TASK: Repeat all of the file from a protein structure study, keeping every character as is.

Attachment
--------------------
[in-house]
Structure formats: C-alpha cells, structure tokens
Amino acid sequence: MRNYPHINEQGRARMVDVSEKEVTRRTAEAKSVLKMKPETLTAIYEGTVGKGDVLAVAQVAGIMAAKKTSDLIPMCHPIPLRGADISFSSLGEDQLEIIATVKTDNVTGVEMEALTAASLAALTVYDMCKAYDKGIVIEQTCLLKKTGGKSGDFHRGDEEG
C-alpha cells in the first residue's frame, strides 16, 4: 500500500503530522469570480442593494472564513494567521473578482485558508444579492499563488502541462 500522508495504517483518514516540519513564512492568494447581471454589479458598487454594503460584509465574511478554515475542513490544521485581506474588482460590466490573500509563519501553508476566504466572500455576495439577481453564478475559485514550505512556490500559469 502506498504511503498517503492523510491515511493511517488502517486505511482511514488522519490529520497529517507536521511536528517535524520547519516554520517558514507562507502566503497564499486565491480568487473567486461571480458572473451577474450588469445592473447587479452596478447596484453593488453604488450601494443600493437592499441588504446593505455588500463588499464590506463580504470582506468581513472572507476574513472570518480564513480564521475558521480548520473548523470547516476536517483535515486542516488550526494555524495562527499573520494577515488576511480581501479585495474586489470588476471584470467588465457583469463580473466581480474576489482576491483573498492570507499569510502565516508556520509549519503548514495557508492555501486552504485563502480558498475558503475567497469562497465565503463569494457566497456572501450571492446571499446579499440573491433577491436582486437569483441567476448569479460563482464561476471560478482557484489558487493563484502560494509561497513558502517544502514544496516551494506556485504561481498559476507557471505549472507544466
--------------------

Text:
[in-house]
Structure formats: C-alpha cells, structure tokens
Amino acid sequence: MRNYPHINEQGRARMVDVSEKEVTRRTAEAKSVLKMKPETLTAIYEGTVGKGDVLAVAQVAGIMAAKKTSDLIPMCHPIPLRGADISFSSLGEDQLEIIATVKTDNVTGVEMEALTAASLAALTVYDMCKAYDKGIVIEQTCLLKKTGGKSGDFHRGDEEG
C-alpha cells in the first residue's frame, strides 16, 4: 500500500503530522469570480442593494472564513494567521473578482485558508444579492499563488502541462 500522508495504517483518514516540519513564512492568494447581471454589479458598487454594503460584509465574511478554515475542513490544521485581506474588482460590466490573500509563519501553508476566504466572500455576495439577481453564478475559485514550505512556490500559469 502506498504511503498517503492523510491515511493511517488502517486505511482511514488522519490529520497529517507536521511536528517535524520547519516554520517558514507562507502566503497564499486565491480568487473567486461571480458572473451577474450588469445592473447587479452596478447596484453593488453604488450601494443600493437592499441588504446593505455588500463588499464590506463580504470582506468581513472572507476574513472570518480564513480564521475558521480548520473548523470547516476536517483535515486542516488550526494555524495562527499573520494577515488576511480581501479585495474586489470588476471584470467588465457583469463580473466581480474576489482576491483573498492570507499569510502565516508556520509549519503548514495557508492555501486552504485563502480558498475558503475567497469562497465565503463569494457566497456572501450571492446571499446579499440573491433577491436582486437569483441567476448569479460563482464561476471560478482557484489558487493563484502560494509561497513558502517544502514544496516551494506556485504561481498559476507557471505549472507544466